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9/11 fire truck: From the Pentagon to Stephenville

Stephenville’s fire truck (foreground) was among the emergency vehicles that responded during the 9/11 attacks. – Courtesy of Marine Institute

By RENÉ J. Roy Editor-in-chief

STEPHENVILLE – Those who are old enough to remember the morning of September 11, 2001, know exactly where they were and what they were doing on that terrible day. And while we all remember the images of the Towers, the events of the day also included loss of life in Pennsylvania, and in Virginia.

United Airlines Flight 93 crash landed in a field near Shanksville, Pennsylvania, killing all those on board, after passengers made a heroic attempt to subdue the hijackers.

American Airlines Flight 77 was hijacked after leaving Dulles Airport, and was flown into the western facade of the Pentagon at 9:37 a.m. local time.

The damage of a Boeing 757-223 aircraft striking the building at over 800 km/h was utterly devastating. A total of 189 people lost their lives instantly, including 125 within the Pentagon itself.

Fires raged from the impact, and emergency services and crews were dispatched from all over Washington D.C. and Virginia.

One of those trucks dispatched to assist was a 1999 pumper fire truck.

It is unknown what the vehicle was specifically tasked with during the Pentagon emergency, but soon after that fateful day it was purchased by a company in Québec called Techno Feu inc. Techno Feu is a company that purchases safety equipment and vehicles and refurbishes them for resale purposes. The company bought the pumper from the fire department in Virginia, repaired and refurbished it, and put it up for sale.

The Town of Stephenville saw the listing and purchased it, and Pumper Number 3 has been located here ever since.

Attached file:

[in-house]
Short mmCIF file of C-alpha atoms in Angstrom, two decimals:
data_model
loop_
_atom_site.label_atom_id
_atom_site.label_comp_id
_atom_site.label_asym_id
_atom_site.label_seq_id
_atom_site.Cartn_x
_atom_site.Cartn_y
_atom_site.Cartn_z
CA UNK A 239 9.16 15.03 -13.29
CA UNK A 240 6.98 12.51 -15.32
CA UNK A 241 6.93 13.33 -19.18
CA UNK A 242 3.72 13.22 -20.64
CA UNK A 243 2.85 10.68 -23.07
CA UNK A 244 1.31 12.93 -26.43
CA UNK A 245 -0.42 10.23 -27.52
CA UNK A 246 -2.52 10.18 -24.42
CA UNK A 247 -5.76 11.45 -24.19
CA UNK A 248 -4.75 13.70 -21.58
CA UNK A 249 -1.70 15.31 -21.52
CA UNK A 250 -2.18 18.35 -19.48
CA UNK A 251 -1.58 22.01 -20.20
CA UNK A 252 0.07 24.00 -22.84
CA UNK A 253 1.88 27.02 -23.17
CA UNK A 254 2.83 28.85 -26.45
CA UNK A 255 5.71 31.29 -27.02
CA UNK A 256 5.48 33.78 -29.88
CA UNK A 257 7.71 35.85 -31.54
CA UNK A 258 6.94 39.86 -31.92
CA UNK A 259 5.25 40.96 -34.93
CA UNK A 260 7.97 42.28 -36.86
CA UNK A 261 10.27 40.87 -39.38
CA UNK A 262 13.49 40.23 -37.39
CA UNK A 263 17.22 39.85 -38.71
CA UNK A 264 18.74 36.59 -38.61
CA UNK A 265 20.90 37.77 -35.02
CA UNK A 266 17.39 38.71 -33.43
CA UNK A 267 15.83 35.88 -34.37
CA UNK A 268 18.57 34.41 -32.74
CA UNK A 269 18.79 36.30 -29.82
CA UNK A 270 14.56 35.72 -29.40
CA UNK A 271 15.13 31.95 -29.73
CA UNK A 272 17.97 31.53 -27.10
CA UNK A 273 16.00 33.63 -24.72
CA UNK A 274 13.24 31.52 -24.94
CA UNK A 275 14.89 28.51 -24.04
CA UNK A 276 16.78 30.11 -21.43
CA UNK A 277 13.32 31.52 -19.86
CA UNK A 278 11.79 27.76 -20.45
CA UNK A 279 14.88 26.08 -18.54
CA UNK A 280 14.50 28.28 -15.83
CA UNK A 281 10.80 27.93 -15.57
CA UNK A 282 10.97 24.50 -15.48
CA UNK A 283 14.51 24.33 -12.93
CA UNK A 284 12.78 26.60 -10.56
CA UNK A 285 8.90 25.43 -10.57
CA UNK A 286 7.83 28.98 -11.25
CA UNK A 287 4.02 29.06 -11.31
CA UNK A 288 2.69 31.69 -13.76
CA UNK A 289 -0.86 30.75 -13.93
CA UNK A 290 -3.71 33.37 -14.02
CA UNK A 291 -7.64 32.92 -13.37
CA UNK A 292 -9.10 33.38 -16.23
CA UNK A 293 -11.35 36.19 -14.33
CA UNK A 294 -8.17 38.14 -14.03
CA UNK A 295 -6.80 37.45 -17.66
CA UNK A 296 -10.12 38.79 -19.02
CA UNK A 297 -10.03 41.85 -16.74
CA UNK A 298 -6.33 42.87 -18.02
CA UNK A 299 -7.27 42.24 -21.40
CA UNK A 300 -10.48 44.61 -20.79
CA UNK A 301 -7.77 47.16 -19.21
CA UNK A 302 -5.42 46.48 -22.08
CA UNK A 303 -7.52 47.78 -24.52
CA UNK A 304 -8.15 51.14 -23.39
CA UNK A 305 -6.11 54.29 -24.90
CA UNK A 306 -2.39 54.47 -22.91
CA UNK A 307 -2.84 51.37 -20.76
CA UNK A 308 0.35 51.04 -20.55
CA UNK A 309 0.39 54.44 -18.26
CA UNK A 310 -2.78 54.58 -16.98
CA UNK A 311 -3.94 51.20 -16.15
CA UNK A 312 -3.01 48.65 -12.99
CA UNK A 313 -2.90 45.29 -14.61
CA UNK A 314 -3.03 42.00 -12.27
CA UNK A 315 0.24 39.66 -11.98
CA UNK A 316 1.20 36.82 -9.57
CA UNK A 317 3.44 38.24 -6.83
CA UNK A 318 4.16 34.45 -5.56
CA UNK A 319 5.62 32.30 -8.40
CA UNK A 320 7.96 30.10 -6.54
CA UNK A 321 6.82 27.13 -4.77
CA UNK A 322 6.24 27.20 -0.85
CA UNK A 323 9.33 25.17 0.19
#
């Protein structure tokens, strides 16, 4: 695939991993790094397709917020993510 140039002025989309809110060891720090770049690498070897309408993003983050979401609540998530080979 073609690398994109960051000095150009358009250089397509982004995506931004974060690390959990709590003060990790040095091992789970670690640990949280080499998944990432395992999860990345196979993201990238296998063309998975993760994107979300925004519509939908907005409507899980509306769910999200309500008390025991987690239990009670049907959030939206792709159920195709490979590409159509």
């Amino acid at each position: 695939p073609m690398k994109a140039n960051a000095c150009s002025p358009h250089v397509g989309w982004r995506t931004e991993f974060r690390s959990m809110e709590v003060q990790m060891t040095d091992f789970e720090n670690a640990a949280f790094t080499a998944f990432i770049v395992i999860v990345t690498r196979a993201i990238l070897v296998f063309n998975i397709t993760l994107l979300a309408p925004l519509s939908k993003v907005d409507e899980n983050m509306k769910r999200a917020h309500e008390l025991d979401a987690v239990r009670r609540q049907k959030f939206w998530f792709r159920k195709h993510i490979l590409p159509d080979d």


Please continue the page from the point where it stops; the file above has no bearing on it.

Brian O’Quinn is the Manager of the Marine Institute in Stephenville. The Institute is a training facility for emergency service and response personnel, and currently has possession of the historic pumper.

“We have had it in a couple of events for 9/11 since then,” says O’Quinn. “The last one was the tenth anniversary (in 2011).”

O’Quinn isn’t sure if Pumper 3 will be in the upcoming commemoration being planned by the Town of Stephenville.

“I’m not quite sure if we had a request for it. That remains to be seen.”

The truck is really quite striking, with its white and orange colour scheme and looks to be in remarkable condition. It no longer serves in an emergency capacity and is used exclusively for training purposes by the Marine Institute.

That’s not to say it couldn’t serve again should the need arise.

“In the event that something did go seriously wrong in the town, and there just wasn’t enough response to take care of it, well then we would probably look at putting it into action. “

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